The first two parts of our series were centered around the creation and management of your social media channels. This article, instead, is all about emails!
Day after day, we receive plenty of messages in which our readers ask us for feedback and reviews. Thanks to that, we were slowly able to analyze each of their strengths and weaknesses. We believe these details could greatly help an aspiring dev or PR manager. That’s why we decided to dedicate an entire chapter to them!
Yeah, But.. Why Emails?!
In short, its form makes an email one of the most suitable tools to get in contact with large numbers of bloggers and YouTubers. Emails are a professional and non-intrusive communication method. They don’t require an immediate answer and give both parts more than enough time to think things through.
Additionally, you should consider how most publications rely on a PR manager to keep an eye on whatever comes in. Most of the times, this person is not the same one who runs their social media channels. Sending an email ensures that your message gets across without being lost in transit!
Now that the introduction is out of the way, let’s see how to gather all material and craft an effective feedback request!
Look For and Get To Know Your Options
As we already mentioned, your marketing campaign should start way before the game is ready. During that period, your main objective is to create a solid and thick network of contacts. Make sure that the people on the other side notice just how active and open-minded you are.
Dedicated websites and social media will allow you to find a huge number of bloggers, YouTubers, and streamers that would be more than happy to review your game. Every time someone interesting gets on your radar, don’t forget to note down their contact information. Build a list, too! That’s going to make things a lot easier for your team!
Most importantly, try to understand the values and ethics driving the people that you’re about to contact. You can’t expect a positive review from someone who’s thoroughly against your approach to the matter. Just to make an example, we found ourselves refusing to review a couple of sexist games simply because they depicted “voluptuous and dumb” ladies.
Leaving a comment or sharing a publication’s articles, as well as showing them how your game is coming along, are all great ways to catch their attention. In this case, social media channels (Facebook, Instagram, Twitter) are once again extremely useful. A brief and informal introduction to your project is often more than enough for a reviewer to understand whether they should follow you!
When Should You Send Your Requests?
Imagine a small editorial team; like ours, for instance. Only two people play the games, read the comics, manage public relations and social media, write the articles, and translate them. All of this is done in their spare time, after they’ve spent the day working their main jobs. Believe it or not, this situation is extremely common among gaming journalists and enthusiasts.
As a result, reviewing every single game that is sent our way would be outright impossible. You should also consider that most publications will plan their schedule in advance. To maximize your options, your best bet is to send an email about one week before the game is released or the embargo is lifted.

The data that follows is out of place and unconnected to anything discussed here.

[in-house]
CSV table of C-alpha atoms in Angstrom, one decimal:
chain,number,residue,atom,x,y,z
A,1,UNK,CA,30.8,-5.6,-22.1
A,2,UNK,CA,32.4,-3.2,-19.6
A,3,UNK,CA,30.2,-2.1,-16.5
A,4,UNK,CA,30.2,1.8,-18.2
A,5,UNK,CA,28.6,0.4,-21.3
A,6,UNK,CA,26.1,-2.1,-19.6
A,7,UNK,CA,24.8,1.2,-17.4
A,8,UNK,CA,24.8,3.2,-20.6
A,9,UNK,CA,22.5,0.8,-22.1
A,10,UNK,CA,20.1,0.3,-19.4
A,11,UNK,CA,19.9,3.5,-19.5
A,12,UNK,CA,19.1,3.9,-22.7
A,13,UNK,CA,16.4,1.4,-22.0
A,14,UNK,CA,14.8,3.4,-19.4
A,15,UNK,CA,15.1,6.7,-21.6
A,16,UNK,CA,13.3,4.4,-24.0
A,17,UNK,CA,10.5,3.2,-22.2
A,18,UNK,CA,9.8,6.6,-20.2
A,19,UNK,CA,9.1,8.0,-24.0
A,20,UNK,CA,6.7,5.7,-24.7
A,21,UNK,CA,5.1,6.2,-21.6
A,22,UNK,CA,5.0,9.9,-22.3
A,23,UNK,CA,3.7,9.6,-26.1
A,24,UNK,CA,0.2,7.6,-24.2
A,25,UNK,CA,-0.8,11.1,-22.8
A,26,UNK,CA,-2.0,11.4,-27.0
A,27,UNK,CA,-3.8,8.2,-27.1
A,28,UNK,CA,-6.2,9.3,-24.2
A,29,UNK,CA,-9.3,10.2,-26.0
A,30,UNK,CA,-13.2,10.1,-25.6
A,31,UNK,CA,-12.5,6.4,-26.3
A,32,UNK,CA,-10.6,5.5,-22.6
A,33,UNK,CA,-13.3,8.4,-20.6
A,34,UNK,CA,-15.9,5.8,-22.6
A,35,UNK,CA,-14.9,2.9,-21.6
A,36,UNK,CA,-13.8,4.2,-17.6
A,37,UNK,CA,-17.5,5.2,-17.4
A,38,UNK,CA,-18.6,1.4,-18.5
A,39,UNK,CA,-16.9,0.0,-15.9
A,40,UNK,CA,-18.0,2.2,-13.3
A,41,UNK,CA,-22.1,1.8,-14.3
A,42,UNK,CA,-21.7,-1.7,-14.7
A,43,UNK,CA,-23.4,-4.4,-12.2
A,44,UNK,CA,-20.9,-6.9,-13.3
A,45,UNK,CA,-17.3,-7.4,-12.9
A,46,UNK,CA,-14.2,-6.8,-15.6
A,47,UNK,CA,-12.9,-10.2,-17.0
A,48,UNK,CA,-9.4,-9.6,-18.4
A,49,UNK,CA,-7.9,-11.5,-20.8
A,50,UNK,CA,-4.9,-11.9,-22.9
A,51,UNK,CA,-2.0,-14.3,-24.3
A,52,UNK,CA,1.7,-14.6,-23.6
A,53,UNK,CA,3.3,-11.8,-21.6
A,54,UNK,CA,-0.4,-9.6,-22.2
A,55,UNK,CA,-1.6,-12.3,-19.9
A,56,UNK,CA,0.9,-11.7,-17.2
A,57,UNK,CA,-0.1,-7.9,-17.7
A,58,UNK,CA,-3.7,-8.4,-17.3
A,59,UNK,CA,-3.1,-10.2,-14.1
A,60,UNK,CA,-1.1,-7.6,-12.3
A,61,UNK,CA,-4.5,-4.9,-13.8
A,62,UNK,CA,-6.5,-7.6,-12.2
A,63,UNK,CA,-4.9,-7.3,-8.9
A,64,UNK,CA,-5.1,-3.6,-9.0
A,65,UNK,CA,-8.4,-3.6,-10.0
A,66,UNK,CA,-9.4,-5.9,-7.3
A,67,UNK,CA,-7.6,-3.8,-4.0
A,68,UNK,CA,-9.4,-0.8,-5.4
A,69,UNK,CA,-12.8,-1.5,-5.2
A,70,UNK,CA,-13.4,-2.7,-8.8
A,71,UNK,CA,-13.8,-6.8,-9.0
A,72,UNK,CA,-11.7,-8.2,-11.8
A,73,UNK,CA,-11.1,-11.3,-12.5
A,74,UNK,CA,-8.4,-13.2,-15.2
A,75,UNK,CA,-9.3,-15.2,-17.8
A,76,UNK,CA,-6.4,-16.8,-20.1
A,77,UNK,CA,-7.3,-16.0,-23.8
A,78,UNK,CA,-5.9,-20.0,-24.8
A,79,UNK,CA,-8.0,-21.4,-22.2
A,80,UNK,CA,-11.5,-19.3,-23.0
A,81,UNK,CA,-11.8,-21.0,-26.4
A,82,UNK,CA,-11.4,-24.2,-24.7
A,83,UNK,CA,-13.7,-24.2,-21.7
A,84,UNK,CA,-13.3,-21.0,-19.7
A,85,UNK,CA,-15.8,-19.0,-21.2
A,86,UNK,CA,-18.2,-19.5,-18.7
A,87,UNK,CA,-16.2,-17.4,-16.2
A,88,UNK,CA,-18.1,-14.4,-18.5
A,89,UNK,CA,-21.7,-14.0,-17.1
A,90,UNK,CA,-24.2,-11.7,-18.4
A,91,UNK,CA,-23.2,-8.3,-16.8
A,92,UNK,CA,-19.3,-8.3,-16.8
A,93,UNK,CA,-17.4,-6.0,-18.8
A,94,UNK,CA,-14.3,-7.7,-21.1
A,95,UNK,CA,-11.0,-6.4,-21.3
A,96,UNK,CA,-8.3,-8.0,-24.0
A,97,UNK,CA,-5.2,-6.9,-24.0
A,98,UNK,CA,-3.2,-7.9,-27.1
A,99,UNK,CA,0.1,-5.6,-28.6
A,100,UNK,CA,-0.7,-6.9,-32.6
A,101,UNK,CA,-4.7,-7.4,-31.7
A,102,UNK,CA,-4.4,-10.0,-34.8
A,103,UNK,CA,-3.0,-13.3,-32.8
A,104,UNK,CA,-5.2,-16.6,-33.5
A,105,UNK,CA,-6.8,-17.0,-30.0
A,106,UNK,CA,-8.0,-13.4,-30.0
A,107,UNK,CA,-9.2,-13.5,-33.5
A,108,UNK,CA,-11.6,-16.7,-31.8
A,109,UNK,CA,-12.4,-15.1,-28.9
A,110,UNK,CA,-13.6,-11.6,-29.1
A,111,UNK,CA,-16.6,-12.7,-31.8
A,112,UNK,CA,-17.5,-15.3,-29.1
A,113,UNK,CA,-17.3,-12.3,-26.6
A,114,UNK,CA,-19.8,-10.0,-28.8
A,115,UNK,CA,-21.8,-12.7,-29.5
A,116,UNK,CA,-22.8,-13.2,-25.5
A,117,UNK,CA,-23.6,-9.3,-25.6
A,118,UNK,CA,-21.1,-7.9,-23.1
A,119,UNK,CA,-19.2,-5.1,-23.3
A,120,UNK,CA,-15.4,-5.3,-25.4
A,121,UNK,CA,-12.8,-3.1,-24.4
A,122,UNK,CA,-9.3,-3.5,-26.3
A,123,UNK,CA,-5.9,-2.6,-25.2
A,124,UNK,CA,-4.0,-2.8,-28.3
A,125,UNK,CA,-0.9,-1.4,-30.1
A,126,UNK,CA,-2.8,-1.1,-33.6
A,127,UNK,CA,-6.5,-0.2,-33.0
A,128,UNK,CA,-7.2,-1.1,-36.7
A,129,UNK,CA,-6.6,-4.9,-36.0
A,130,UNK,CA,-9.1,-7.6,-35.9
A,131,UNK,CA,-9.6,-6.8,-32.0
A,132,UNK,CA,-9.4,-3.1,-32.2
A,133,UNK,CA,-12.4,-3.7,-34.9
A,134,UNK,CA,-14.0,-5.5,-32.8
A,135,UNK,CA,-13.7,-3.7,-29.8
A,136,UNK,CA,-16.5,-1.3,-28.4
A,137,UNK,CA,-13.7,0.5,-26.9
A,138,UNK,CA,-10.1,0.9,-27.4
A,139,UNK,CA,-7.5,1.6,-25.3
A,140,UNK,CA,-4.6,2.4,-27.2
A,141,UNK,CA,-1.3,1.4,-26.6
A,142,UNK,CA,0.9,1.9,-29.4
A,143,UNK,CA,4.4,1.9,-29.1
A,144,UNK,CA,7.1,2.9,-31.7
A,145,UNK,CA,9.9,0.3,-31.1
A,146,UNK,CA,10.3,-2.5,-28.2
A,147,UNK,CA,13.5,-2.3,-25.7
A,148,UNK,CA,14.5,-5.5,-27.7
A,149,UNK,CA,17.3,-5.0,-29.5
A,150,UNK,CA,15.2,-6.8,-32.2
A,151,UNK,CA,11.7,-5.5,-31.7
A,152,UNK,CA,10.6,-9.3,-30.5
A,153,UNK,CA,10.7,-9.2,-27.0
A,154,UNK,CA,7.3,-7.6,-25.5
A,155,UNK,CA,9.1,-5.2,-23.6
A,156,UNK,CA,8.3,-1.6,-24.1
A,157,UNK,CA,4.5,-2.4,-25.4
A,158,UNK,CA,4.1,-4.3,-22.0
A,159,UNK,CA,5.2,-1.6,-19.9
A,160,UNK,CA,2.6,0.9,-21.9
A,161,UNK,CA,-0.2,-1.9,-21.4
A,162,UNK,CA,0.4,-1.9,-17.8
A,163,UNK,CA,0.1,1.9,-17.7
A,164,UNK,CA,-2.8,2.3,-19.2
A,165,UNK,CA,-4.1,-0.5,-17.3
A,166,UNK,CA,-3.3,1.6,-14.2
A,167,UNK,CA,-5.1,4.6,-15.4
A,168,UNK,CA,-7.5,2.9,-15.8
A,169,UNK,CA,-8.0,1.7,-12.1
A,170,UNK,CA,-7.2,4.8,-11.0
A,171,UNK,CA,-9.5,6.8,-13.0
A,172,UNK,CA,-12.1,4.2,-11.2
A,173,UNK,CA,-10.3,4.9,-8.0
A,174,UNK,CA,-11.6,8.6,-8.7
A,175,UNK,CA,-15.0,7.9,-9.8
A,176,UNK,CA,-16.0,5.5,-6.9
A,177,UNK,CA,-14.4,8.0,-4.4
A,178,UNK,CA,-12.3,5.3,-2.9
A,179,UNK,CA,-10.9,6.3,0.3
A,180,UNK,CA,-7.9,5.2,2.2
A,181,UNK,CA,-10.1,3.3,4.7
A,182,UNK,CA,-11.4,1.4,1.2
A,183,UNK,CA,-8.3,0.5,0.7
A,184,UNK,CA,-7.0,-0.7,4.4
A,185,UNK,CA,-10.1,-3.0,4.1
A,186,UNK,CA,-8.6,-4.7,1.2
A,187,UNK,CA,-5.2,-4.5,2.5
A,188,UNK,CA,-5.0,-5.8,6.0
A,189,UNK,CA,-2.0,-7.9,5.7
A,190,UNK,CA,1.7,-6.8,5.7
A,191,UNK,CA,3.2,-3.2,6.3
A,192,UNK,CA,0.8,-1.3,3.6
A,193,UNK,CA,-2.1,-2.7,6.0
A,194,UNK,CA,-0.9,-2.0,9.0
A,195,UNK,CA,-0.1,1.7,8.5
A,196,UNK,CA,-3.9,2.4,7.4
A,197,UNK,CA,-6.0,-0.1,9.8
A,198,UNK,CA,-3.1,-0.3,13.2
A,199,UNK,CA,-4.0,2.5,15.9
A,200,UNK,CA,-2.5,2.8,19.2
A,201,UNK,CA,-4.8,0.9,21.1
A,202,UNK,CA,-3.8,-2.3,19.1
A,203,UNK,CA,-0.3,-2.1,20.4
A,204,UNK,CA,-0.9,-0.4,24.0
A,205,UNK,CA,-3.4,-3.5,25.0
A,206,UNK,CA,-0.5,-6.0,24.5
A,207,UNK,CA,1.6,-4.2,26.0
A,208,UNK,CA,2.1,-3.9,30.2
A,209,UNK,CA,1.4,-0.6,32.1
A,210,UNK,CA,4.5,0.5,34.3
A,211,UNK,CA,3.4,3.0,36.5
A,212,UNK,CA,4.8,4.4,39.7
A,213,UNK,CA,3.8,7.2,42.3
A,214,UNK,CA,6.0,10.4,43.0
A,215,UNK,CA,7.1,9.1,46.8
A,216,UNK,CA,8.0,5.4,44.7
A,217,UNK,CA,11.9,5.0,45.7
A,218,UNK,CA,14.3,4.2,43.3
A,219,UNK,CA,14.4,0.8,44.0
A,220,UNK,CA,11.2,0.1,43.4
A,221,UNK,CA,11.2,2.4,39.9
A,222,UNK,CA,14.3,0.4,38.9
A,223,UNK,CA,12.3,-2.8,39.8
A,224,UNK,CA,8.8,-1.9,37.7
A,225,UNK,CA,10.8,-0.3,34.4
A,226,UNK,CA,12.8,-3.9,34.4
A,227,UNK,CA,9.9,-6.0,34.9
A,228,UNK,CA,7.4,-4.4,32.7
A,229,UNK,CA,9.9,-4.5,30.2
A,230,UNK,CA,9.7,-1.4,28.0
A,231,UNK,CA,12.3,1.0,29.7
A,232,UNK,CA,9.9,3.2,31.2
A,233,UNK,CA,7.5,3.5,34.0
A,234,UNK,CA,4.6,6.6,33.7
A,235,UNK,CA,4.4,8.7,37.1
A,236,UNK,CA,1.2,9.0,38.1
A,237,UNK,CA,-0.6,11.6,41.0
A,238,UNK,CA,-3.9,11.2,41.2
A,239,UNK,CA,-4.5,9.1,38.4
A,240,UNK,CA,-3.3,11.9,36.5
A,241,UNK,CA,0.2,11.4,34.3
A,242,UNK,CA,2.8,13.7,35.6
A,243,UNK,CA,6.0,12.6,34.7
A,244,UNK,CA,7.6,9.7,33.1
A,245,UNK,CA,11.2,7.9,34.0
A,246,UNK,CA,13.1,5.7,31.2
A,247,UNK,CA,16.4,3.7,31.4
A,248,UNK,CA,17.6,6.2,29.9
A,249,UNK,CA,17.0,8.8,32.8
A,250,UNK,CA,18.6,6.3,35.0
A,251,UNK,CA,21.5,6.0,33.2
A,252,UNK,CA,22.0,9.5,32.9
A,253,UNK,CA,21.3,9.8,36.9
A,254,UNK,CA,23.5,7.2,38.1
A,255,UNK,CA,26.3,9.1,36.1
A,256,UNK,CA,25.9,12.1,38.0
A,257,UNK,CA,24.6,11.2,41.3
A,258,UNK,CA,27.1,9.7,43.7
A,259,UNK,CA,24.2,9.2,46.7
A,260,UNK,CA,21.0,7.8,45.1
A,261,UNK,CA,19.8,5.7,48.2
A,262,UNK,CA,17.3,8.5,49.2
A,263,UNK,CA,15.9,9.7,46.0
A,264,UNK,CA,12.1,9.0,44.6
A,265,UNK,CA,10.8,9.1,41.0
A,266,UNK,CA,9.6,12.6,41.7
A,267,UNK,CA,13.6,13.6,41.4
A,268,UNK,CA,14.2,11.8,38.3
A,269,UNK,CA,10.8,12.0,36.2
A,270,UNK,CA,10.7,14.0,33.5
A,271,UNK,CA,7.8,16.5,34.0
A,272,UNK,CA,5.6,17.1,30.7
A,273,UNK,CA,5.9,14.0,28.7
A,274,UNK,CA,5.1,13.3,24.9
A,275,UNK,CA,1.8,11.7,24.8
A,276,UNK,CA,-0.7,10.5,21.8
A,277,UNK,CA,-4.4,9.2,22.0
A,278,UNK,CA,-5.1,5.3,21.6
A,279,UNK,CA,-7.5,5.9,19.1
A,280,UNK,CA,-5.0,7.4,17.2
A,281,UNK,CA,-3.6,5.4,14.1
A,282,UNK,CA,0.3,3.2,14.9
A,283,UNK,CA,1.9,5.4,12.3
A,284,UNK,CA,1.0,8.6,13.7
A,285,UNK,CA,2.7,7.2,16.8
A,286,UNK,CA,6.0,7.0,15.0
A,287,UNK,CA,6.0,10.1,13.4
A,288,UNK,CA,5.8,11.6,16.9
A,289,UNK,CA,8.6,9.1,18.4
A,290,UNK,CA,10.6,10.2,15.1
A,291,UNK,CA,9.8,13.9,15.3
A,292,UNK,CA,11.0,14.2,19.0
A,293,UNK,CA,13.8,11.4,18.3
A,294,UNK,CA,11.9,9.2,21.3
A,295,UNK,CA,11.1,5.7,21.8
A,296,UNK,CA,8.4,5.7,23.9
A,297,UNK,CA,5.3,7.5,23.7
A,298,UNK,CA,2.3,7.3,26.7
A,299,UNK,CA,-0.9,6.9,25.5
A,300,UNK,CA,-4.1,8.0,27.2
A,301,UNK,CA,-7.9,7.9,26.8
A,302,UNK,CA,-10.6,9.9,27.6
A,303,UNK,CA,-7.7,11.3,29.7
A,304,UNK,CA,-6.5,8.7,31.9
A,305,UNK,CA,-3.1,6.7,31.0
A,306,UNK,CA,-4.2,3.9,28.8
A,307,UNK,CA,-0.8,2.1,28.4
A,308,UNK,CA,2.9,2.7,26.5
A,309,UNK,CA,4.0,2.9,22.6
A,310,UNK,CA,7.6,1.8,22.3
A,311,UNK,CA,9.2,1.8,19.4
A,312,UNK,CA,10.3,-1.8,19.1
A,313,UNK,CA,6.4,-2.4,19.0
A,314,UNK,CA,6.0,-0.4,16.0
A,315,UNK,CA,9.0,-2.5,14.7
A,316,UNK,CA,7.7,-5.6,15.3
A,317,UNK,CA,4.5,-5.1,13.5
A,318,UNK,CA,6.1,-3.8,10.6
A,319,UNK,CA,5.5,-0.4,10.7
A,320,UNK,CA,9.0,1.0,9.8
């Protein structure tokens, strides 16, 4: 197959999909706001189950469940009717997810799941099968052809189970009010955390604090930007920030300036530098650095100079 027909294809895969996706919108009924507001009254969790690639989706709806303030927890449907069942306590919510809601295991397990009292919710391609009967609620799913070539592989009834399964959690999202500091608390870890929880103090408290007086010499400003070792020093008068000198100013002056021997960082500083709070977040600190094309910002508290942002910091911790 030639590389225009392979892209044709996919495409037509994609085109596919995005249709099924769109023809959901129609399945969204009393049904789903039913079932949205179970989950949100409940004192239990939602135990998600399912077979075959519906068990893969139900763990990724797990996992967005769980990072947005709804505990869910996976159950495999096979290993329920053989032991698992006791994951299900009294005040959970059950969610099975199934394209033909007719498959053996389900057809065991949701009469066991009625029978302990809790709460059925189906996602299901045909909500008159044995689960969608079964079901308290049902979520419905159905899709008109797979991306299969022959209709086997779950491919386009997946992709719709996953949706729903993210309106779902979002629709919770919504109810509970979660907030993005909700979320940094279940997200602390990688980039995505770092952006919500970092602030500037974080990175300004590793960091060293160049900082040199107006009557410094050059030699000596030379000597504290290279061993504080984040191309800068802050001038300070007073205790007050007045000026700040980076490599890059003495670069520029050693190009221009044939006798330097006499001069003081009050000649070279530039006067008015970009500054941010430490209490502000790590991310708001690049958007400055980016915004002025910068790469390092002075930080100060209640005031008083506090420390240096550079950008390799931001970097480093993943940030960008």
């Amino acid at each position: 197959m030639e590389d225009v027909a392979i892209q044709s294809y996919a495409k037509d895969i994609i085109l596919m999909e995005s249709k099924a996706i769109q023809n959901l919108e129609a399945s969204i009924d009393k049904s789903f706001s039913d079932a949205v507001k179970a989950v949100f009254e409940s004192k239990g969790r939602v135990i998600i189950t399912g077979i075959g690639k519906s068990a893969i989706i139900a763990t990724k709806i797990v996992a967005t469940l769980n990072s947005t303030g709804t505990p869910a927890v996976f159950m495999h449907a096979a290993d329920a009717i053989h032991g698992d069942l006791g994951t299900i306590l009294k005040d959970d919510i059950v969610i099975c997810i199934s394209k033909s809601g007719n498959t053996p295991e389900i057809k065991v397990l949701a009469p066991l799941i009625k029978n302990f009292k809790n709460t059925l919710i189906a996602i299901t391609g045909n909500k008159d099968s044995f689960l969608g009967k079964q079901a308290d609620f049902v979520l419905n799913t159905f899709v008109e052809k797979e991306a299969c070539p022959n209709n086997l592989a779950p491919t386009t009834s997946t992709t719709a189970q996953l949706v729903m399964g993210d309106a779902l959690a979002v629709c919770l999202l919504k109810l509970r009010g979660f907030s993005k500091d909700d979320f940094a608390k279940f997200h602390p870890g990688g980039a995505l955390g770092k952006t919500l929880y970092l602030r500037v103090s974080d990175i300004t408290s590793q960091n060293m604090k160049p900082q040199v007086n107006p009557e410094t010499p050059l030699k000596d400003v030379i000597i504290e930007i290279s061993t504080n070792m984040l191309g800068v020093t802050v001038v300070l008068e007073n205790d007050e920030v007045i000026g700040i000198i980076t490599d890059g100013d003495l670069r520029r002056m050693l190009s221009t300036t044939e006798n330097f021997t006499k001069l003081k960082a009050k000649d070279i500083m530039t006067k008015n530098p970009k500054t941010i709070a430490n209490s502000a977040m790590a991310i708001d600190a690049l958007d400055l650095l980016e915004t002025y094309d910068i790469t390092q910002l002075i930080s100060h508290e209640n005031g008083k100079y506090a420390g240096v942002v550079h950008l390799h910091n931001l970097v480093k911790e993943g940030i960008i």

In such a dynamic industry, being late often translates into being ignored. If you want to defeat your competitors and gain the attention of the media, timing each aspect of your promotional efforts should remain your topmost priority!
What Should The Email Contain?
Building the perfect request is no easy feat. It should include the perfect mix of information, be brief, and convey the real meaning of your message. We won’t say that we know the magic formula to it, but here’s a set of rules that our team feels can help you get started.
- Show some interest in the publication – If you can, express appreciation for what that site does and for their methods. Explain why you want that specific group to review your game and encourage them. This is simple courtesy that many forget about but that can take you a long way!
- Add a clear and complete introduction – Include the name of your studio and a brief description of your game. Try to explain what makes your project unique and why it deserves an article! Don’t forget to keep an eye on both style and grammar!
- Include a link to your press-kit – pack the kit with pictures, trainers, additional links to your social media pages, and whatever you feel could help the reviewer. Be mindful not to include material that you’d like to keep private. The contents of your press-kit are often seen as freely redistributable!
- Attach a review key – You can also promise one if you don’t have it right away. Avoid the likes of “get in contact with us and we’ll decide whether you should receive a copy of your game”. That’s one more step than what most content producers like to go through. If you feel that only a small number of publications should have access to your game, shortlist them beforehand.
- Don’t forget to link your Steam, Google Play or App Store pages – a small number of developers don’t do that, making it almost impossible for reviewers to actually find their game!
- Close with a thank you note and the usual greetings – Pretty self-explanatory, really.
That’s all for episode number 3! Don’t forget that this whole series is based upon personal experience and subjective observations. Feel like something should be added or edited? Send us a message and let us know!
Original Article – in Italian – by Elisa Napolitano